Opinion

It's hard to trust fiscally suspect city with TIFs

NOT ONLY IS Columbia rushing headlong to create two ill-timed special tax districts that would siphon off money for needed services, including schools and fire and police personnel, but to make matters worse all three local elected bodies involved have inappropriately discussed the matter in secret.

Although taxpayers deserve better, it's evident city leaders, who managed Columbia into an inexcusable fiscal mess over the past several years, aren't operating in the real world. Why else would they attempt to divert tax dollars for special projects in the midst of a recession and at a time when services have been cut - and could be cut even more - due to dwindling revenue and poor stewardship? It's hard to imagine that Richland County and Richland District 1, which were forced to trim their budgets because of state cuts, would desire to participate in this unwise endeavor.

That's particularly true in the case of the school district. While it's not prudent for Richland County to forgo tax dollars, at least it would be acting in its natural capacity as a local government with the authority and responsibility to provide infrastructure and improvements to areas in its jurisdiction. But it's not the school district's job to build or fund parks, roads or other amenities to spur development. The school district, which has lost teachers and programs due to budget cuts, should concentrate on its mission of educating children.

The district needs its limited funding - present and future. But under the city's proposal, Richland 1 would provide 57 percent of revenues for the projects, while the city would pitch in 21 percent and the county, 17 percent. That's too big a burden for the district, which should keep the children out of this bad deal.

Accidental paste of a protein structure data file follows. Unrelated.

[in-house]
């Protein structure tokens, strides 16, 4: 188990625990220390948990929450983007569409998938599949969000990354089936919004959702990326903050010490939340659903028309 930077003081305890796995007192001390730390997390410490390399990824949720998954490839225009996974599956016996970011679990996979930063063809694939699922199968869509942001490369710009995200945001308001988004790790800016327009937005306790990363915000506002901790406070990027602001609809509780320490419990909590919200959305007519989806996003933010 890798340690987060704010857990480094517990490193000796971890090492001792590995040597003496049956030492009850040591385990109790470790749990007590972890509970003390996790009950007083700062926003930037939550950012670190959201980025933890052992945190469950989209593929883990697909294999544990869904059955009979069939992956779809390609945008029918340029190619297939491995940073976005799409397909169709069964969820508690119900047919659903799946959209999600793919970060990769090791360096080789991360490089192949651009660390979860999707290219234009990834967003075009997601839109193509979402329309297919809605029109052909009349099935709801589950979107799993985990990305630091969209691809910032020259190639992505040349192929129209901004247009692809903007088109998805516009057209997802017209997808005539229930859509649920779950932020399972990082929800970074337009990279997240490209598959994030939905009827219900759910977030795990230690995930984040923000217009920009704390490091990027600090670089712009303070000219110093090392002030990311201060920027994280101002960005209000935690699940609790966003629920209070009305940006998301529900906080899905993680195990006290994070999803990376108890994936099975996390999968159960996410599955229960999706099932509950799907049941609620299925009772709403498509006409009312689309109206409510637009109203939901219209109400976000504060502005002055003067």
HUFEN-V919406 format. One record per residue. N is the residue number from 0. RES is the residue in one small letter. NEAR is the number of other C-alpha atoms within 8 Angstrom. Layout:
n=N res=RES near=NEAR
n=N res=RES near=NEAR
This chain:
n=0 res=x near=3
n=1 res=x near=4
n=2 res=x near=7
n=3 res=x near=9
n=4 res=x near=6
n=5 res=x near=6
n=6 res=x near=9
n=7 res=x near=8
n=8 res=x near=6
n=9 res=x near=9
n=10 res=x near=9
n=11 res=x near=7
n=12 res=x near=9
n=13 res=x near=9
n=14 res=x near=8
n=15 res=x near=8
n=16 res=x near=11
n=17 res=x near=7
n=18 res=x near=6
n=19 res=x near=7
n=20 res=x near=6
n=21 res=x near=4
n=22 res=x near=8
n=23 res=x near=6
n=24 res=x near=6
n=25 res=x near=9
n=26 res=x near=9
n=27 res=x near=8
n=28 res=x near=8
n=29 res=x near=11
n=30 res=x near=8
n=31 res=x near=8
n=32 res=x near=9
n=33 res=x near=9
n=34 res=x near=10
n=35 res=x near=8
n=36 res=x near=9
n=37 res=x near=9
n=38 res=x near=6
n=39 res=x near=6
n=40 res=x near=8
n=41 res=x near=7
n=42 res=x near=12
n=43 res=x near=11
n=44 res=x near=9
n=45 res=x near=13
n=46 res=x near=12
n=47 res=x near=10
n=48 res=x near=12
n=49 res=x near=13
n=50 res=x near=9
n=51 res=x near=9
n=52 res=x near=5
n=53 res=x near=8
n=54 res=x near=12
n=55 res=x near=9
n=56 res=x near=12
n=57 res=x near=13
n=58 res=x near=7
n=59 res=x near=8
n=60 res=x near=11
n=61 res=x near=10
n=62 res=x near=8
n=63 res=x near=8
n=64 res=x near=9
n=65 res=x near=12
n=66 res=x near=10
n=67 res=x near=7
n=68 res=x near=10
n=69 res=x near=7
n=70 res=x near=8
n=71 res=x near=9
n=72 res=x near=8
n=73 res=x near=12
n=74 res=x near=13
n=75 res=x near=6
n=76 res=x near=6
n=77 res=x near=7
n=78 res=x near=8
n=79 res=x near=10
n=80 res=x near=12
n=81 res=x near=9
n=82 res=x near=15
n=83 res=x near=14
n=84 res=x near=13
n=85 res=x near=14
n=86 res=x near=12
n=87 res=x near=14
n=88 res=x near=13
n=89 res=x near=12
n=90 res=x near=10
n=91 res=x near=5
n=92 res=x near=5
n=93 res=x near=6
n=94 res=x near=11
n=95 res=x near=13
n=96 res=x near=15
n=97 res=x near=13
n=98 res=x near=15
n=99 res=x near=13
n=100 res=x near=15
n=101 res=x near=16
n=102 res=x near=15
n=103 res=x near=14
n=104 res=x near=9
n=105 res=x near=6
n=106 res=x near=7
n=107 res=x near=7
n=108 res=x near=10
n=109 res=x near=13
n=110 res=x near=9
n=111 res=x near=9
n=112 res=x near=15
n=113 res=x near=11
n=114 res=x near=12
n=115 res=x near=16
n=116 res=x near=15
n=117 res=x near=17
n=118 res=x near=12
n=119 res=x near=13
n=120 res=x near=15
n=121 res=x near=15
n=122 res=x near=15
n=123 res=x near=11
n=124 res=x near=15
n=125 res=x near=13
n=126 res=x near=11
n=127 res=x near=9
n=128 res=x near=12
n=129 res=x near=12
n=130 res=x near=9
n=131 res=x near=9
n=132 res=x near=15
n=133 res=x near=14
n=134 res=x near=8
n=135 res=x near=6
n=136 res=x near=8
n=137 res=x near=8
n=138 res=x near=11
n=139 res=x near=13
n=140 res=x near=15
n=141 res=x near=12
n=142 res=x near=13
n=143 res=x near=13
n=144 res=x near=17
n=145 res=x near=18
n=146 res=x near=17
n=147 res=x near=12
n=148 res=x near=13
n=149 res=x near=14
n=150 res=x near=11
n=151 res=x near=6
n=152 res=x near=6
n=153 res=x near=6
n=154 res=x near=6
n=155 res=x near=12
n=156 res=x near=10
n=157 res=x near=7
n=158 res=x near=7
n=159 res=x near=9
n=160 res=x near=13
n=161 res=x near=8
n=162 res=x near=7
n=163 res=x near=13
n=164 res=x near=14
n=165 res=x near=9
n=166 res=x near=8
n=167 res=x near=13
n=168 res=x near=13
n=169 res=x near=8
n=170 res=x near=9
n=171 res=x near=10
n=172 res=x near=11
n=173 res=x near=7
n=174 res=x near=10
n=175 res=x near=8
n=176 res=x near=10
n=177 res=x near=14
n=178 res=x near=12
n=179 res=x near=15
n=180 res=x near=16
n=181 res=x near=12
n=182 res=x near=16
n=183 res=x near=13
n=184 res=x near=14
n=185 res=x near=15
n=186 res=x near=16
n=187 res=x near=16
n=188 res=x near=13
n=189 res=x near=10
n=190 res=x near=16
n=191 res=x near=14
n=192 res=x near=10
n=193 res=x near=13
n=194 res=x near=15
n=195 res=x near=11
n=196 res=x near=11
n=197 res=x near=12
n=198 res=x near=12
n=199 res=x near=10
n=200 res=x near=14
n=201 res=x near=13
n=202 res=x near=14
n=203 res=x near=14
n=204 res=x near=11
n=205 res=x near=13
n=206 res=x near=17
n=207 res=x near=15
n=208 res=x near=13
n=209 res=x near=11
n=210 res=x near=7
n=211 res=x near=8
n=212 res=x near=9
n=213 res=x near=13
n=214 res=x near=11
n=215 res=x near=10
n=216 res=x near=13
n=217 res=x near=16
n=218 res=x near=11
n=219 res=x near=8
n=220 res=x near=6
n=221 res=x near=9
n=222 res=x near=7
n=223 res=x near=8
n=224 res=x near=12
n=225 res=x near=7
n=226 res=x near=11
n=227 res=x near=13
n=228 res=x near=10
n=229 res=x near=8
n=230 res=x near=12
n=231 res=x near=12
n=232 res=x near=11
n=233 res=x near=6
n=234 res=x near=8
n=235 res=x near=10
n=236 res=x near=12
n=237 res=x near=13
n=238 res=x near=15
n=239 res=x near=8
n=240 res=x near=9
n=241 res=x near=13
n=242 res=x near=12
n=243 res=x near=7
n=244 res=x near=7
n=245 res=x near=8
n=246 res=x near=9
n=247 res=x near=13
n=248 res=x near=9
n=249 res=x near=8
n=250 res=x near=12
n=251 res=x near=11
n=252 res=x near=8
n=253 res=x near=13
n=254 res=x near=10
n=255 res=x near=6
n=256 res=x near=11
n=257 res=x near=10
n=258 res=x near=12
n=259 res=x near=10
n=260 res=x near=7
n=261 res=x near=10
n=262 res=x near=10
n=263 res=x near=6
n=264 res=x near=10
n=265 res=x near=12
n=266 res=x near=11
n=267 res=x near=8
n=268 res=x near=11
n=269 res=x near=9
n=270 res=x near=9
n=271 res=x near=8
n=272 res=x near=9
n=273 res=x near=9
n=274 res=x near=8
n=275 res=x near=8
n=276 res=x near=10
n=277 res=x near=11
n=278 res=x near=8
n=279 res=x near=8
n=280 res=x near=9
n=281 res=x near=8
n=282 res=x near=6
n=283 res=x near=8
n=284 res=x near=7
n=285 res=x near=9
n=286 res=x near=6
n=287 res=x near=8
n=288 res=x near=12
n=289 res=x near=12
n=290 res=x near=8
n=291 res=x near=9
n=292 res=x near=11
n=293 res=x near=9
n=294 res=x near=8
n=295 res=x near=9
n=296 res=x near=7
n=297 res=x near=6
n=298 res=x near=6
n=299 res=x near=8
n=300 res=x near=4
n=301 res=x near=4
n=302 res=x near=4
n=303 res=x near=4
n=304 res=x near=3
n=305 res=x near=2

Frankly, it's too big a burden for city and county taxpayers as well. Capturing all new commercial taxes in the proposed districts until 2034 doesn't directly cause a general tax increase. But when these tax increment financing districts take money away from local governments, they shift a disproportionate burden for paying for city, county and school services to property owners outside the district.

The city is proposing a district in North Columbia that would generate $40 million over 25 years. The other district, projected to collect $154 million, would benefit Innovista, the University of South Carolina's research campus. Money from the Innovista district would fund seven specific projects, including a $51 million waterfront park, along the riverfront.

Not only are taxpayers being asked to take on more burden, but they would have to do so without a full public vetting. While there has been some open discussion, the three elected bodies also have held closed-door meetings on the issue. Why? The Freedom of Information Act prohibits closed meetings except in specific cases dealing with personnel or contractual or legal matters. When governmental bodies twist the "contracts" exemption to hide what are in fact debates about the division of tax dollars, our system of open government and accountability breaks down.

City officials argue that they need to close the public out of their discussions about north Columbia because property values could skyrocket if they revealed specifics. But it's hard to tell whether the cloak of secrecy is to control land costs or to control the debate.

The city hasn't even shared details with the county and school district leaders whom they want to pick up most of the tab. Despite the many fiscal transgressions that put the city in a financial hole it's struggling to get out of, city leaders are essentially saying to taxpayers, the county and the school district, "Trust us."

Even if it made sense to proceed with these tax dollar-diversion districts right now, the correct answer to that request is a resounding "No."

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